Iraq fears ‘collapse’ if US imposes cash restrictions

Iraq's oil-dependent economy could face 'total collapse' if US goes through with threats to limit Iraq’s access to Fed account, impose sanctions following vote to oust foreign troops.
Monday 13/01/2020
"We're an oil-producing country. Those accounts are in dollars. Cutting off access means totally turning off the tap"
"We're an oil-producing country. Those accounts are in dollars. Cutting off access means totally turning off the tap"

BAGHDAD - Iraq’s government could lose access to it’s dollar account at the Federal Reserve and face crippling sanctions against essential oil revenues if it goes through with expelling American troops.

The Iraqi parliament voted on January 5th for a non-binding resolution to oust foreign forces, including some 5,200 Americans, who have been training local soldiers in the fight against Islamic State jihadists since 2014.

The decision to hold a vote came after an American drone attack in Baghdad killed top Iranian general Qasem Soleimani and his Iraqi right-hand-man, Abu Mahdi al-Muhandis, in what many feared would be the start of a war between Iran and the United States on Iraqi soil.

US President Donald Trump was incensed by the vote, threatening an aggressive response.

“If they do ask us to leave, if we don’t do it in a very friendly basis, we will charge them sanctions like they’ve never seen before ever,” Trump told reporters. “It’ll make Iranian sanctions look somewhat tame.”

Threat of collapse

Iraqi officials say that Washington delivered threatening calls directly to Prime Minister Adel Abdel Mahdi’s office.

"The PMO got a call threatening that if US troops are kicked out, 'we' -- the US -- will block your account at the Federal Reserve Bank in New York," one official said.

Iraq, OPEC’s second-biggest crude producer, derives 90 percent of its state budget from oil revenues, which peaked at $112 billion in 2019.

Revenues are paid in dollars into a Fed account on a daily basis, with the balance sitting at around $35 billion currently, from which $1-$2 billion is flown into Iraq in cash every month or so for official and commercial transactions.

The Central Bank of Iraq’s account was established in 2003 following the toppling of Saddam Hussein by US forces, and the lifting of global sanctions imposed after Iraq’s invasion of Kuwait.

Officials fear total economic collapse should access to these funds be restricted.

"We're an oil-producing country. Those accounts are in dollars. Cutting off access means totally turning off the tap," the first Iraqi official said.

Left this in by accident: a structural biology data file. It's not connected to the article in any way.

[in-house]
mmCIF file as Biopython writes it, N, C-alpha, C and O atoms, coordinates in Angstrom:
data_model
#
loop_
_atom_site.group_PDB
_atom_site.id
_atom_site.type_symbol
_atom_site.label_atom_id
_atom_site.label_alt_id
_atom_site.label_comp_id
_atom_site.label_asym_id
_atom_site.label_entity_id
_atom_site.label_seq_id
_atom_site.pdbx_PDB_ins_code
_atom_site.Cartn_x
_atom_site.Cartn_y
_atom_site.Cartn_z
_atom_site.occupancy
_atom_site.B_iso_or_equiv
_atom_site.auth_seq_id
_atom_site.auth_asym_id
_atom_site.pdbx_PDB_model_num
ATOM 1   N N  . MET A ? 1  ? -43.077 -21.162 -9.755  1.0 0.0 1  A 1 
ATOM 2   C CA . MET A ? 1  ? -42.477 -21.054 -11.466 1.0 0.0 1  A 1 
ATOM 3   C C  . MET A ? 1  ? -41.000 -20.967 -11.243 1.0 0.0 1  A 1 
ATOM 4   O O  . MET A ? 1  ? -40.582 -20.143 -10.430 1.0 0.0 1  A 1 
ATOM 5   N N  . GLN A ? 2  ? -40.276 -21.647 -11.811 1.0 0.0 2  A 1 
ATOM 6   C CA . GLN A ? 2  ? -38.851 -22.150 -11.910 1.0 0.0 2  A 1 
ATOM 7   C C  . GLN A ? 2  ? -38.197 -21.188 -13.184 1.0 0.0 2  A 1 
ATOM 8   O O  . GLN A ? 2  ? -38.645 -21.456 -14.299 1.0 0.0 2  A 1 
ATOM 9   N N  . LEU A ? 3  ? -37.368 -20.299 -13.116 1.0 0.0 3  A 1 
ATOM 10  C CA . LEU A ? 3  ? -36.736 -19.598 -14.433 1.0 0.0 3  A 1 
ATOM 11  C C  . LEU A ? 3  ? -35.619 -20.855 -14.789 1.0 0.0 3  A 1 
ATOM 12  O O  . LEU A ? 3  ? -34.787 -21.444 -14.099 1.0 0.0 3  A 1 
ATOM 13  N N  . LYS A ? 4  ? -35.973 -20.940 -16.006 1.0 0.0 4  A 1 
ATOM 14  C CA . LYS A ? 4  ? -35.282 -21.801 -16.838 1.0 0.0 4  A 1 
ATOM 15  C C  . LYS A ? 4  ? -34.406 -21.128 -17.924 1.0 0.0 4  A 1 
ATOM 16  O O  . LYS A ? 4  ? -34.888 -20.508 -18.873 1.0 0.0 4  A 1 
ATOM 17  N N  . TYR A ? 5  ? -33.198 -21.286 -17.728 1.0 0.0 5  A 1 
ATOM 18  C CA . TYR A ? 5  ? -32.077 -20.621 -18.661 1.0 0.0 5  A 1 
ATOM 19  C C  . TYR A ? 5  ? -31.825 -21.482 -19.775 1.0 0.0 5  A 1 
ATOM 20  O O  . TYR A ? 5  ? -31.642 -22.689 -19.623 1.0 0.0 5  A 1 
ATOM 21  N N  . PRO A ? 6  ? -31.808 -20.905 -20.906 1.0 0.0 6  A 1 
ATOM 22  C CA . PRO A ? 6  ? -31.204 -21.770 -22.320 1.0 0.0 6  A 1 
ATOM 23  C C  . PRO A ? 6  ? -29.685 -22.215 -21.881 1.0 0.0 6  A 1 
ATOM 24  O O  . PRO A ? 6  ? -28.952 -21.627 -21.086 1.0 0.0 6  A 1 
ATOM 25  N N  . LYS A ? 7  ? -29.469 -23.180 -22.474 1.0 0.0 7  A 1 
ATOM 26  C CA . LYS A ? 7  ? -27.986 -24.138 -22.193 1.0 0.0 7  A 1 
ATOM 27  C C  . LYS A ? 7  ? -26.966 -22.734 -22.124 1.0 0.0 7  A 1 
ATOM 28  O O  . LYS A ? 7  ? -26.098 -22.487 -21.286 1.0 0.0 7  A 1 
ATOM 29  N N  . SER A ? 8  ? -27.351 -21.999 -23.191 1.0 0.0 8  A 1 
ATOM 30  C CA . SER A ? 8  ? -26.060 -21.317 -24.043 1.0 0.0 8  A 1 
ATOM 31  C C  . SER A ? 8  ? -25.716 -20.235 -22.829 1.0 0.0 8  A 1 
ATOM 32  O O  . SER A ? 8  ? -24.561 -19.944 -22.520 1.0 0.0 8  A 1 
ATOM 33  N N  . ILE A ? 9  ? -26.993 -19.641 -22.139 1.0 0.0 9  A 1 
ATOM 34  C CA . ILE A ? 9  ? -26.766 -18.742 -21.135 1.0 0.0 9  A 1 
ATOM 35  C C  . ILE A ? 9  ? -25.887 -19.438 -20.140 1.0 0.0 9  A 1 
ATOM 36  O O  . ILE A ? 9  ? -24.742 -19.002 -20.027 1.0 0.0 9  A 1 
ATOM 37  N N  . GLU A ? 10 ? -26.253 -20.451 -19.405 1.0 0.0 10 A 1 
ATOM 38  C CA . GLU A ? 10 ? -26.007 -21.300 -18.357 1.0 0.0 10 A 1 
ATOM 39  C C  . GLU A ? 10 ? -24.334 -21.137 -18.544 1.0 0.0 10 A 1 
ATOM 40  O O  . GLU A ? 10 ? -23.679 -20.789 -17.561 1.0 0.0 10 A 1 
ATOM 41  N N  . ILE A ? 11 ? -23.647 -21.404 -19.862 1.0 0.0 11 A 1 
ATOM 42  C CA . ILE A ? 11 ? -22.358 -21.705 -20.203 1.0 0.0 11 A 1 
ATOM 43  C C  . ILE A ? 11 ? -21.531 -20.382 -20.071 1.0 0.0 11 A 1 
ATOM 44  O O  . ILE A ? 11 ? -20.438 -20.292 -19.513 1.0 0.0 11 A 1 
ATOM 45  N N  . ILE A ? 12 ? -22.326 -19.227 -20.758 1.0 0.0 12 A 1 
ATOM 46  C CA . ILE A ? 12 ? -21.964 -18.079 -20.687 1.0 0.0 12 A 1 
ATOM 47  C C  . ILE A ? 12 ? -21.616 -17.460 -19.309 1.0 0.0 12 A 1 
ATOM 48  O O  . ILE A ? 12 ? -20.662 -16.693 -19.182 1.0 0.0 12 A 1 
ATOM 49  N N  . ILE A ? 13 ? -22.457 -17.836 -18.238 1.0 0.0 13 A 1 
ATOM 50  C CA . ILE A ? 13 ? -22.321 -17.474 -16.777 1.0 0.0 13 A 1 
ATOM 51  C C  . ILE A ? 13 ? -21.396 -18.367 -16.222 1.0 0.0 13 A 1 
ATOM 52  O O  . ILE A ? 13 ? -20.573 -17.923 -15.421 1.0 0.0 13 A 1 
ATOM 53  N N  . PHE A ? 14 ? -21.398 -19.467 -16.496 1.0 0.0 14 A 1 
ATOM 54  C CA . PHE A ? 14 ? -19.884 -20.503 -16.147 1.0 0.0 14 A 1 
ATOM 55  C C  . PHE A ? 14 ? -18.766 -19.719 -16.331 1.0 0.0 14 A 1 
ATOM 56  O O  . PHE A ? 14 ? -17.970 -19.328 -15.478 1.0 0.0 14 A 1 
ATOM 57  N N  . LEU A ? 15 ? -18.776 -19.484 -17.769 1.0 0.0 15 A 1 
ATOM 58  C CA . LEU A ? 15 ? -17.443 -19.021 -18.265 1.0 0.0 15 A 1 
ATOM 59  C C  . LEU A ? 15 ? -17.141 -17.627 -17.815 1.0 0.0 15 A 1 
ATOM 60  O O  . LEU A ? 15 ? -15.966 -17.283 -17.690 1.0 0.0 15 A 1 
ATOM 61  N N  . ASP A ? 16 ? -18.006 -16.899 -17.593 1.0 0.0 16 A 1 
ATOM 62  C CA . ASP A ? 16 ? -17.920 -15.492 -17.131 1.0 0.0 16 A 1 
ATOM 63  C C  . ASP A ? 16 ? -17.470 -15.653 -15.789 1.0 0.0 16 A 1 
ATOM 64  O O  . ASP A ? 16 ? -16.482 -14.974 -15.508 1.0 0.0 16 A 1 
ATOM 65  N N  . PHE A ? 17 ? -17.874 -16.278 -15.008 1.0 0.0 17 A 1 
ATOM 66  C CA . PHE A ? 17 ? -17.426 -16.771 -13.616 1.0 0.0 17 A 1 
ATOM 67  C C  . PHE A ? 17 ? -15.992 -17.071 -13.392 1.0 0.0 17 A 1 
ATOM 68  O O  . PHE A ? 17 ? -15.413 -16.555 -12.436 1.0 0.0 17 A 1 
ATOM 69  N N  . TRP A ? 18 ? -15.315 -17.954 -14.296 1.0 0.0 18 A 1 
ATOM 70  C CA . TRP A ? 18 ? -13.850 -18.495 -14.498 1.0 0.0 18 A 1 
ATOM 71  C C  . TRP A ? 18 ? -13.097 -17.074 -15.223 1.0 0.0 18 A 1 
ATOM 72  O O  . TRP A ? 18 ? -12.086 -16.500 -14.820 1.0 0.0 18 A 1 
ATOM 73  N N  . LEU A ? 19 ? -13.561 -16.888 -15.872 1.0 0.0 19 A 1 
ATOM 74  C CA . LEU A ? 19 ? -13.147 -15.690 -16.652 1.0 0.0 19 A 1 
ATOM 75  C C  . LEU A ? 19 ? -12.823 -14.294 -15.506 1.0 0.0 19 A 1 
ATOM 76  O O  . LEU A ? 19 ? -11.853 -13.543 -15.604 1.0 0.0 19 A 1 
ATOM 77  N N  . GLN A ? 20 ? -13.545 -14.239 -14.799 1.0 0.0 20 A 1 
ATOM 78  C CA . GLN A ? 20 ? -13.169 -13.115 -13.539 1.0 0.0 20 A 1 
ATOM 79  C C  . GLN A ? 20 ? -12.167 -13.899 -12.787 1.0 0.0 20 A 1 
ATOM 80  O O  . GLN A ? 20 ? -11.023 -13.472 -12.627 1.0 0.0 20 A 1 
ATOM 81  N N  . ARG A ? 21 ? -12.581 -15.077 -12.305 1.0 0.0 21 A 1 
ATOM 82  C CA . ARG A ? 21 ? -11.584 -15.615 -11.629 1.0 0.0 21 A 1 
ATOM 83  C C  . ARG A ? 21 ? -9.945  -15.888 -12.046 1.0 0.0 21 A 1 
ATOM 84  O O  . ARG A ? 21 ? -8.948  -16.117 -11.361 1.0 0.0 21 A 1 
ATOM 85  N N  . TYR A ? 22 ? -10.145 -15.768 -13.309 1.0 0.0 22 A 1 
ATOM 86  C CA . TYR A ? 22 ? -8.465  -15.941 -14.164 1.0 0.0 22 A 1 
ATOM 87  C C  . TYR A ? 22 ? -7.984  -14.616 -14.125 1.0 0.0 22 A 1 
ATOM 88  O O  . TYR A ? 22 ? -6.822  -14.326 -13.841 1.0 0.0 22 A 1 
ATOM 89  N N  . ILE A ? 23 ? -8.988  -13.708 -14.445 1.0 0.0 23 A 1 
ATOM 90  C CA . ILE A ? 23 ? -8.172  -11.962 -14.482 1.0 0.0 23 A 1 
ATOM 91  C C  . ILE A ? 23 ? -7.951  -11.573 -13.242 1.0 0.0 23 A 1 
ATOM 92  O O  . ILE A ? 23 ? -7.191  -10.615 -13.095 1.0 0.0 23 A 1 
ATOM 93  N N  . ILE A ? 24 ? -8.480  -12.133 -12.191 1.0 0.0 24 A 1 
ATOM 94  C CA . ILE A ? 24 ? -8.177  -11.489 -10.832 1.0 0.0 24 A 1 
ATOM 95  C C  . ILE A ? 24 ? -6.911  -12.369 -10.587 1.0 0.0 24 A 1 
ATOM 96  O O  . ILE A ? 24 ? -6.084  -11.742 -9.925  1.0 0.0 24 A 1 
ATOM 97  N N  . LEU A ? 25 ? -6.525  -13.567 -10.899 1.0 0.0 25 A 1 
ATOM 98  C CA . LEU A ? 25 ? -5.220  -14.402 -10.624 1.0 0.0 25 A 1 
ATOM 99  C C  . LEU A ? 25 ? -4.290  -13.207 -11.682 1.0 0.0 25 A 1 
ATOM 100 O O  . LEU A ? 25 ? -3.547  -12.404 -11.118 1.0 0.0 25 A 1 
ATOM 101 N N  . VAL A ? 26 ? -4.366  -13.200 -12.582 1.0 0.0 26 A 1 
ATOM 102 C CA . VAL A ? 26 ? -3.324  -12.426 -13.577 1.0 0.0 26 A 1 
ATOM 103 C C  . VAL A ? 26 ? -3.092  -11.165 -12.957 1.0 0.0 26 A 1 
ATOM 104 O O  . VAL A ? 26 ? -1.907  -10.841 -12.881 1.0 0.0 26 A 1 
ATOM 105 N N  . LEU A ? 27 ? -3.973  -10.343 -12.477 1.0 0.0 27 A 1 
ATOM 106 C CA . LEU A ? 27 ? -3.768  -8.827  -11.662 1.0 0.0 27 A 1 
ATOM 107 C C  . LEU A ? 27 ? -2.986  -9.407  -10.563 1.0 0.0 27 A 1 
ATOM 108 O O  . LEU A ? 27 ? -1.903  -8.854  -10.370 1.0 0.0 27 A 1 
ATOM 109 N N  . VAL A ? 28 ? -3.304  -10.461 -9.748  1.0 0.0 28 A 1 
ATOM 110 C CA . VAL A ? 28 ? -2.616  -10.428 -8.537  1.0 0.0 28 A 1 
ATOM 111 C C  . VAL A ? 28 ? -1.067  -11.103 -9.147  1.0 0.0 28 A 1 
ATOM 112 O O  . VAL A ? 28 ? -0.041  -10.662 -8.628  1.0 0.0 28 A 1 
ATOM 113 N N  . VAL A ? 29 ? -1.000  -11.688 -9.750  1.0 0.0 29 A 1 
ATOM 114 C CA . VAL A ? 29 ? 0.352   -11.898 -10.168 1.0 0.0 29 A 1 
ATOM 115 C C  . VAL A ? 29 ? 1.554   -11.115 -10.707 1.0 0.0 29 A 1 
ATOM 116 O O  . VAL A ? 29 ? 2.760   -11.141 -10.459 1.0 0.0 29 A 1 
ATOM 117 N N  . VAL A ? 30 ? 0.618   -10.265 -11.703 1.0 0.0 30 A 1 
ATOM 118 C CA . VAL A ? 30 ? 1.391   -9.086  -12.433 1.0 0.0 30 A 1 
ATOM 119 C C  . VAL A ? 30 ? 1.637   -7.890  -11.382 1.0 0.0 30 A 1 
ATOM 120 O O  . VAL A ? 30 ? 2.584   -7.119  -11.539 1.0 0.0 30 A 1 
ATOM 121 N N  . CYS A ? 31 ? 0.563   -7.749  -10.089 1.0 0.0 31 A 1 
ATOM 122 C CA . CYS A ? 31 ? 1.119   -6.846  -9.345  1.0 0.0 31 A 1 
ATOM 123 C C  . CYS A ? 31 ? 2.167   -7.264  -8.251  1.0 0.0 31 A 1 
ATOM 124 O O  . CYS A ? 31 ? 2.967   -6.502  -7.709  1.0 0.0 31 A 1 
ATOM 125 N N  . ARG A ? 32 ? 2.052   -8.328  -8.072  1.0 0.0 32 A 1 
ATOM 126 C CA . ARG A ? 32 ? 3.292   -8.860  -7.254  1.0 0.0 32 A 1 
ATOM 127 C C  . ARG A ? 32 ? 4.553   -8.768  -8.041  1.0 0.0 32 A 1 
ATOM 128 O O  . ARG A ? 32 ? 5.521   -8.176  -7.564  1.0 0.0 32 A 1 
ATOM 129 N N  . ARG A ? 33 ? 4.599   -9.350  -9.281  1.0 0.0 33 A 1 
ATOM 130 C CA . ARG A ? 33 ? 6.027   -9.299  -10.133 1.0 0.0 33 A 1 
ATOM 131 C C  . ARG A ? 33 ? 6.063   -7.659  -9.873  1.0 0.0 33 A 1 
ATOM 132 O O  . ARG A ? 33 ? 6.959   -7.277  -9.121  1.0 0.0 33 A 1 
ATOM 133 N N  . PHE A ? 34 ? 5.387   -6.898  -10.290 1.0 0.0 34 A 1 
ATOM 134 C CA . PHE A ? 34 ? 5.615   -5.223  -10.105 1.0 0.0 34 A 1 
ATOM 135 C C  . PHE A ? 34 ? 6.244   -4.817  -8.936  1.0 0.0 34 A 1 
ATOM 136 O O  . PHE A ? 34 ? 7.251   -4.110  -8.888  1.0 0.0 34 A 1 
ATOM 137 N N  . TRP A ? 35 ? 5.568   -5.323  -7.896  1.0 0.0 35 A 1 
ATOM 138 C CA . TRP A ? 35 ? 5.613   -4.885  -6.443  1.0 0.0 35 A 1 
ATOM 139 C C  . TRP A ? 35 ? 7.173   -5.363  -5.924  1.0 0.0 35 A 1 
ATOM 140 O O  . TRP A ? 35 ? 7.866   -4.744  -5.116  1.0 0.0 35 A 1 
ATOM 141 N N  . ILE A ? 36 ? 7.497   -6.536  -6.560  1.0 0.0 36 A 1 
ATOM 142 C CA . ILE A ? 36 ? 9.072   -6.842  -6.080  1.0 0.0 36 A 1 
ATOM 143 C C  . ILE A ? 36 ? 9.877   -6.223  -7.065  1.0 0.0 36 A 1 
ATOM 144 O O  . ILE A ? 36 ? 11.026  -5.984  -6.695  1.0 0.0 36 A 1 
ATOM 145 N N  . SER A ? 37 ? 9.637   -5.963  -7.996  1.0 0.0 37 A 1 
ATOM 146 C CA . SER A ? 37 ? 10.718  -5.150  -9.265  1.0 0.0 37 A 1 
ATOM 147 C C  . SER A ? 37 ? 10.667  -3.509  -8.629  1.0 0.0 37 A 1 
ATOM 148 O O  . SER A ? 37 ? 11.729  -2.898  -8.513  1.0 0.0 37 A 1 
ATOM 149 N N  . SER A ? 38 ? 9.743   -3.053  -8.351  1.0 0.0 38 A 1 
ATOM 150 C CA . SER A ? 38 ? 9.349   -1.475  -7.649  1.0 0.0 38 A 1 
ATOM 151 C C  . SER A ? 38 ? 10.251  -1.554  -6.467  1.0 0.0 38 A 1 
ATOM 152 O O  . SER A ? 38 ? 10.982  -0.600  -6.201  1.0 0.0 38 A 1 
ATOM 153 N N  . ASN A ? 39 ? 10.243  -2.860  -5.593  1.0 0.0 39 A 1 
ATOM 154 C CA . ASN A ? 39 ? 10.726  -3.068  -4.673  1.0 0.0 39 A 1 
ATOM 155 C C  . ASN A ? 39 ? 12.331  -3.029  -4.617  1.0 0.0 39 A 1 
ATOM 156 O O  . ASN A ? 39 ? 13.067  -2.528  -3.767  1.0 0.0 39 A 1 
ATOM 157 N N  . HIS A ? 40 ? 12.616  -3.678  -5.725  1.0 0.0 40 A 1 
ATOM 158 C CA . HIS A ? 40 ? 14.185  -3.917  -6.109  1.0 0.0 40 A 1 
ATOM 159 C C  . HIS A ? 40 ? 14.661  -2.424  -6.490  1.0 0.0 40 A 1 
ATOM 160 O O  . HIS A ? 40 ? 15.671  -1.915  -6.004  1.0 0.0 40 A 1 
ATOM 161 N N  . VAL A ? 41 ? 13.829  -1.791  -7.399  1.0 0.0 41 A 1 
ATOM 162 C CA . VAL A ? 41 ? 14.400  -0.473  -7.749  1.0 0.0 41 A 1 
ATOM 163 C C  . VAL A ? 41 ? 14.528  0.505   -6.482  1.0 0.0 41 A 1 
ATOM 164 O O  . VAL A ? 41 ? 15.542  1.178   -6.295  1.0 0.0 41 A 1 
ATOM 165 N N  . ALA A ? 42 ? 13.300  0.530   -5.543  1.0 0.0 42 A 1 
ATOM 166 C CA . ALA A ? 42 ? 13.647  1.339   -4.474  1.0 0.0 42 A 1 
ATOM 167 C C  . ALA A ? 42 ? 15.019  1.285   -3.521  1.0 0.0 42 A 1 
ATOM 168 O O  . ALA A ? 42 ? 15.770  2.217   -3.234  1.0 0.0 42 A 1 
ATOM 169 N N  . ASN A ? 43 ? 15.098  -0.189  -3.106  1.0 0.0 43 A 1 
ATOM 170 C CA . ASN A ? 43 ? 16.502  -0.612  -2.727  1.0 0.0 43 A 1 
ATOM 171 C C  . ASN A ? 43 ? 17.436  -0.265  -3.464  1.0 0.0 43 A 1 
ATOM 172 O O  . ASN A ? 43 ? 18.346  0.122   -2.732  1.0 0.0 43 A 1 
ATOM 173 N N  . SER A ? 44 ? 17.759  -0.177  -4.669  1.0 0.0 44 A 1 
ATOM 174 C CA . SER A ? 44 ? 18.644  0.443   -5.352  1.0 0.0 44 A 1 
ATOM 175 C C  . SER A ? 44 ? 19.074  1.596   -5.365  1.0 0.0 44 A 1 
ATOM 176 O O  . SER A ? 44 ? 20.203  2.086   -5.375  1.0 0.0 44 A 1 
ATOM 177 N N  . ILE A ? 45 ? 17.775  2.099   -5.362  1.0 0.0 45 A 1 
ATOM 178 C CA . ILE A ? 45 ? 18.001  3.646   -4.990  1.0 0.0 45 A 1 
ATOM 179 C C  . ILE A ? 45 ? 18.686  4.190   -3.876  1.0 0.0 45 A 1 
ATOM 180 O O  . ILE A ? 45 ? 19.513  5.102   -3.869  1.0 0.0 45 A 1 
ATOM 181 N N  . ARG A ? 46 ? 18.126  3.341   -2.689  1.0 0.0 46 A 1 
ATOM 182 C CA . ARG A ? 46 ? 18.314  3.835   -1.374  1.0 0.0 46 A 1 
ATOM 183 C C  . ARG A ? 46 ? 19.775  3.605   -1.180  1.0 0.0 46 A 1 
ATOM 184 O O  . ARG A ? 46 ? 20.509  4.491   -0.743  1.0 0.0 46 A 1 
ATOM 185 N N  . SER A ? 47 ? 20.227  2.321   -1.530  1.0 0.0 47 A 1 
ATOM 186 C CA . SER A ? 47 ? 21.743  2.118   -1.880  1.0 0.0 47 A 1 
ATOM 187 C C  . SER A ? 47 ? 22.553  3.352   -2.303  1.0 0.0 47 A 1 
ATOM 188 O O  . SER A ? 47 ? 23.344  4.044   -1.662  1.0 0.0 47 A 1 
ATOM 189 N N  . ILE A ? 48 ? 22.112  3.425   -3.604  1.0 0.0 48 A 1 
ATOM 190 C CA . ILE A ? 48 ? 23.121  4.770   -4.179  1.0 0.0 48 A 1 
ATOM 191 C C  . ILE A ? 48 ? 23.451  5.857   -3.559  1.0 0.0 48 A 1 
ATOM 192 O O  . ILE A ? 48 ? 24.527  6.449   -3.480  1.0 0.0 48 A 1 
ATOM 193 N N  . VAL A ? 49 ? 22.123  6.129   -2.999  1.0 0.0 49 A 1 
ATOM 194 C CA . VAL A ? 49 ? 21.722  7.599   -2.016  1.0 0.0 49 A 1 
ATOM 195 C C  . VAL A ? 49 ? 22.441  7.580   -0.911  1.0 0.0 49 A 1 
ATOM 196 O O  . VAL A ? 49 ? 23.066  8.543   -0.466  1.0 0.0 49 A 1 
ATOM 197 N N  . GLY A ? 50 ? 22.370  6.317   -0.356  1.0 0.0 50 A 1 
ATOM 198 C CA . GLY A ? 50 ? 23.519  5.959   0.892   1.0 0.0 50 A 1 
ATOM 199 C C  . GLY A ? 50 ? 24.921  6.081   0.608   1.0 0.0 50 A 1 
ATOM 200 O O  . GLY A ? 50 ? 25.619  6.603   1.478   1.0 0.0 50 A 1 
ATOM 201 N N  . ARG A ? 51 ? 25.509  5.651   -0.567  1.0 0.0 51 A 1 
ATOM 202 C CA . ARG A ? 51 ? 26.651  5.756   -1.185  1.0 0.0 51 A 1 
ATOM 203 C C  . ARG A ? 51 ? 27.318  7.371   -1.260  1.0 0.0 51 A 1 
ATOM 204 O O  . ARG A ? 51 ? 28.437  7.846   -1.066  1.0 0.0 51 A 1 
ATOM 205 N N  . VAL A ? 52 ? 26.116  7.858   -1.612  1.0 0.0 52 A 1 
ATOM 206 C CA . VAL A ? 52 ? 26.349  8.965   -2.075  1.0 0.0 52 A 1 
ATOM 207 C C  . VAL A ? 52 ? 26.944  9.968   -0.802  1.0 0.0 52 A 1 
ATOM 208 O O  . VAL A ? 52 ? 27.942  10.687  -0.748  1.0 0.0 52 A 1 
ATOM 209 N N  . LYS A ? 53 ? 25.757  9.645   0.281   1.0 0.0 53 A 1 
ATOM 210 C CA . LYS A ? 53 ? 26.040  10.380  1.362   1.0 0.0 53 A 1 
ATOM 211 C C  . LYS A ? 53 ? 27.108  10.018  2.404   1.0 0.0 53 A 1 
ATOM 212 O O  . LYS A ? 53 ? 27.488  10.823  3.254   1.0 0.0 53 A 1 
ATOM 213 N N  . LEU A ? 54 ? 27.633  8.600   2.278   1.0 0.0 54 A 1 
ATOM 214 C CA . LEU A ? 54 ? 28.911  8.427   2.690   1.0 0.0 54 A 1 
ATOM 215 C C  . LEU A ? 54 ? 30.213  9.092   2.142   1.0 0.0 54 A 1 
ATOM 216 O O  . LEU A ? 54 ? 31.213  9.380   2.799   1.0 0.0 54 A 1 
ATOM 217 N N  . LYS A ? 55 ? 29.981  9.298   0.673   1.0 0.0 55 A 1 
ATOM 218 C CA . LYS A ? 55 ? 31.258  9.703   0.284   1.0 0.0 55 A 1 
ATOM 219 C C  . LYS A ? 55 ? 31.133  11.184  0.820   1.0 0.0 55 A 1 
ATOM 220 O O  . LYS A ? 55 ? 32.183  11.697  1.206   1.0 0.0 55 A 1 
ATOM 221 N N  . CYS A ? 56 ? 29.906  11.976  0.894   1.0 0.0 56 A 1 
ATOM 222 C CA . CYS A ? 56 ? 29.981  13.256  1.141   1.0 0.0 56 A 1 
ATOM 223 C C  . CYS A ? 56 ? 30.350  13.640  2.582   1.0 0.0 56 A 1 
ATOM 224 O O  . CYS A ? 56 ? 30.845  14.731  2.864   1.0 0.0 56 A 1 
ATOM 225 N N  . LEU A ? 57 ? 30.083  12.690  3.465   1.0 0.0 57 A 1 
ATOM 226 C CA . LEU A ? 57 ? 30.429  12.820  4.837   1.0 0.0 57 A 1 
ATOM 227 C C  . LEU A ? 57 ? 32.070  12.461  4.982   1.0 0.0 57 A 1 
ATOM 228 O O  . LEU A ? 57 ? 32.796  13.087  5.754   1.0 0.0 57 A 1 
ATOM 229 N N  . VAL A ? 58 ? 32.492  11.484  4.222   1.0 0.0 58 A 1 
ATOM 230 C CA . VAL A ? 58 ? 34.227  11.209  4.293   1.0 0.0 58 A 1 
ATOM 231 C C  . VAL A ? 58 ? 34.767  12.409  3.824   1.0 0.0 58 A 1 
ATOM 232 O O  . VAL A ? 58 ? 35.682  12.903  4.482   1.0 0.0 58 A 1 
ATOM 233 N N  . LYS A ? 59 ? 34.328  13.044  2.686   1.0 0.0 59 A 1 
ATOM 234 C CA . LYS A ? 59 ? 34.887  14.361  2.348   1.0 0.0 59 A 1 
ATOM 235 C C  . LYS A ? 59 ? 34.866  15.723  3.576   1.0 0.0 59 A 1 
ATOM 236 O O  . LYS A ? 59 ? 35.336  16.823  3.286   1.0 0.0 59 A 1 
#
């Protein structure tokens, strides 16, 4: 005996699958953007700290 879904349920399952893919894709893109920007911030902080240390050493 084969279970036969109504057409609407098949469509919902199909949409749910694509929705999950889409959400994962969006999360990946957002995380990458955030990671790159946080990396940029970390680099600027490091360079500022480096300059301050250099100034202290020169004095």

A second official said it would mean the government could not carry out daily functions or pay salaries and the Iraqi currency would plummet in value.

"It would mean collapse for Iraq," the official said.

US threats were met with shock, anger and near-disbelief, with one official quoted as saying that ‘the PM was pissed and insulted’.

Another said the US could irreversibly "lose Iraq” and push them towards economic ties with other world powers.

"They'd push us towards Russia, China, Iran. We'd have to form a separate economy with those countries."

Harsh response

The US threat is highly unusual given that the Federal Reserve, which has declined to comment on the matter, is meant to be totally independent of foreign policy, and going through with the restrictions could effect its credibility.

"The attempt to politicise dollar shipments has the Bank worried because it affects its prestige and integrity in dealing with clients," a State Department official said.

"Trump is obviously willing to politicise everything."

A senior Iraqi official said that Washington was considering limiting cash access to ‘about a third of what they would usually send’.

"You can imagine why, if troops were expelled, banks might be nervous about sending lots of... cash to Baghdad," the State Department added.

The US already has sanctions imposed on certain Iraqi nationals, militias and banks with links to Iran, but has so far left oil revenues untouched.

Restricting access to the Fed account could involve blacklisting a government body.

Ties between the US and Iraq have taken a nosedive recently following the US drone strike in Baghdad on January 3rd, with Baghdad slamming the killings as a violation of its sovereignty, before immediately voting to remove foreign troops.

However, the US could consider far less provocative measures in response to the vote, such as declining to renew a waiver granted to Iraq in 2018 that allows Baghdad to import gas from Iran to feed its damaged power grid despite US sanctions on Tehran’s energy sector.

Four people, including at least two Iraqi soldiers, were wounded on Sunday in an attack on Balad air base in northern Iraq which houses US personnel.

There was no word of any US casualties among the US forces at the base, nor any immediate blame attributed.